The book wrote itself over the next seven weeks, although it was only just over 50k words in that first draft. Realising I had no idea how to write a book, let alone get one published, I turned to professional help from Alice Peck. Because she’s such a pleasure to work with, Alice is very busy. I paused for a while for her to come free and tear into my manuscript. In the meantime, I gave it to a few patient early readers.
By Christmas, the draft was back in my hands, along with feedback from Alice and the first readers. After a few weeks’ work, the second draft went out to a next round of helpful guinea pigs. Their feedback led to a major re-write. The book expanded to just over 80k words.
When I learned that Phil Owens helped one of my favourite new sci-fi authors, Ian Sainsbury, I contacted him for the finishing touches before publishing in April, 2018.
There you have it, the story of Phil Grimm’s conception and birth.
The Laughing Padre
As the tunnel curves to the right, a flickering light casts onto its left wall. Soon enough, the channel opens into a small cave, a table at its center. On it burns a candle. A plump woman sits behind the table, her shoulders shaking. Is she distraught? But a few seconds’ closer listening reveals soft chuckles, synchronized with her shoulders’ rhythm. A gentle laugh, but one that fills her body.
My ascent from the underworld complete, I emerge from the shaft into daylight and rejoin the path to Mountain City. The trail is no more than a series of cairns marking a route among the boulders through which I pick my way. With the sun at its zenith, a fortress town comes into view, and I continue in the shadows of its ramparts before crossing the drawbridge at the eastern gate.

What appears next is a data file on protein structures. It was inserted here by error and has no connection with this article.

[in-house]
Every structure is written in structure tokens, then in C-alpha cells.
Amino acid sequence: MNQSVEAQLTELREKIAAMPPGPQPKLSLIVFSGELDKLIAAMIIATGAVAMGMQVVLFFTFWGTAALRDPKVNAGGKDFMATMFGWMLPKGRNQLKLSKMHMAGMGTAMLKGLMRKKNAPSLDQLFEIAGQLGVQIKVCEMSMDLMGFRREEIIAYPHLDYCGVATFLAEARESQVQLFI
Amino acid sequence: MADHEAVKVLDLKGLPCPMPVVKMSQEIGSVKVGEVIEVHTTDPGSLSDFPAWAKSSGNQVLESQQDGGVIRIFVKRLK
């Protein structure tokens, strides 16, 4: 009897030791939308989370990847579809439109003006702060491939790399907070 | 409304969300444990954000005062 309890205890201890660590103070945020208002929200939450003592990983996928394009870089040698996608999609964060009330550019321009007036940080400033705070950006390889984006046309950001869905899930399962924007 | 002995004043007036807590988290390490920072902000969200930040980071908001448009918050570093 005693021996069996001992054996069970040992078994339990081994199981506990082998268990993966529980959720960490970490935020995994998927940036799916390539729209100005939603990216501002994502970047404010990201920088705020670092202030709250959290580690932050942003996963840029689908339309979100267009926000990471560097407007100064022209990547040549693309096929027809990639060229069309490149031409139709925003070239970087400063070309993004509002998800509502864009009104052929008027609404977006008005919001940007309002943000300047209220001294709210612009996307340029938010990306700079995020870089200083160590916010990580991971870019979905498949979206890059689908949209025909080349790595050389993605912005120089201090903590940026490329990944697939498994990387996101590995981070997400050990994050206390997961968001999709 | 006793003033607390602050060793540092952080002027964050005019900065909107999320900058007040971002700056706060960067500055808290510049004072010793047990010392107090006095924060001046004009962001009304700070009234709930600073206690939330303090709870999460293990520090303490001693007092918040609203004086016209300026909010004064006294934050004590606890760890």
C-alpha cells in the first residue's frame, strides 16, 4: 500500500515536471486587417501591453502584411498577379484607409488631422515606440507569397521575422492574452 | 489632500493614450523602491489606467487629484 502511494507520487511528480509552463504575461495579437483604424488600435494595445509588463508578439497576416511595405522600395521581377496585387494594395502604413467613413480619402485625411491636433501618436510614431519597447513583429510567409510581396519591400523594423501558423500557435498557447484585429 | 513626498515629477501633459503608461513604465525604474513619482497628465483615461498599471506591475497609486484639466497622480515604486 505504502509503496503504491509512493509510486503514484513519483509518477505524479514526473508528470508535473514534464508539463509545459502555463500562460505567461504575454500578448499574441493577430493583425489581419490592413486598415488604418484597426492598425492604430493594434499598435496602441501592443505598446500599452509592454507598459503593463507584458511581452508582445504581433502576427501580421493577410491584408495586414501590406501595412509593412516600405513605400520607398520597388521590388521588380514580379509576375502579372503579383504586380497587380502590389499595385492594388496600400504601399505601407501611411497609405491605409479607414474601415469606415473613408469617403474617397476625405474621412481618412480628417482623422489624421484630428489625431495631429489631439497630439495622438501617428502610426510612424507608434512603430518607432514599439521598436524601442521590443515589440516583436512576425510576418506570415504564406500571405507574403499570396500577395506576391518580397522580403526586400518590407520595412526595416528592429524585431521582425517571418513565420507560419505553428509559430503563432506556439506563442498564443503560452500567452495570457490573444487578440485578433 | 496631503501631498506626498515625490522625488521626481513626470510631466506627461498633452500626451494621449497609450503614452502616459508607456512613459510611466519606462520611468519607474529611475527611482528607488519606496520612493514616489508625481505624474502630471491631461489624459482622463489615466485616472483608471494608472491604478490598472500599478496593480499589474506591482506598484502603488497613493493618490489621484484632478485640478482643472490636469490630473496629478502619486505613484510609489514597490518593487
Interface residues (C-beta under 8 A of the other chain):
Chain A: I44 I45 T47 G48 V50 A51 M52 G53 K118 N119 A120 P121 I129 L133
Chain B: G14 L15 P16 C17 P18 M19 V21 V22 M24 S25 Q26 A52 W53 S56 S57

I’ve drawn on these authors in both style and content for my modern myth, however short I may have fallen in emulating them.
Hesse’s work is rich in spiritual wisdom. Siddhartha -depicting a life-long spiritual journey contemporary to the Buddha – was most relevant to my book. The dark, midlife, Jungian search for wholeness in his modern myth – Steppenwolf – has impacted me most.
Barbour is a physicist who sought in his book, The End of Time, to complete Einstein’s work of removing the container of space-time from our model of reality. His alternative corresponds closely to my picture of a non-dual eternity pregnant with every possibility.
Gaarder used a great fictional story to introduce the world to philosophy in Sophie’s World. This was a challenge and inspiration to me to do the same for comparative mythology and spirituality. Even better, his twist at the end reminded us we are all characters in our own stories.
Eisenstein’s sweeping and impressive The Ascent of Humanity exposes the folly of celebrating linear societal progress, reminding us of the cyclicality that dominates life and Life. Each fall turns to a new dawn only when a new story takes hold to replace the last outdated and abused one.
Like Hesse’s Siddhartha, Coelho’s shepherd boy shares his life and his quest with us, traveling to foreign lands and taking in great wonders. With the wisdom he finds in success and failure, he completes life’s circle, returning to see home with new eyes. My Phil Grimm does the same, twice.
Rawls was the modern torch-bearer for liberal political philosophy. He used the tool of a blind social contract to show the fairness of a society whose overriding rule was to improve the lot of those worst off. Interestingly, the same tool can help introduce trans-personal psychology.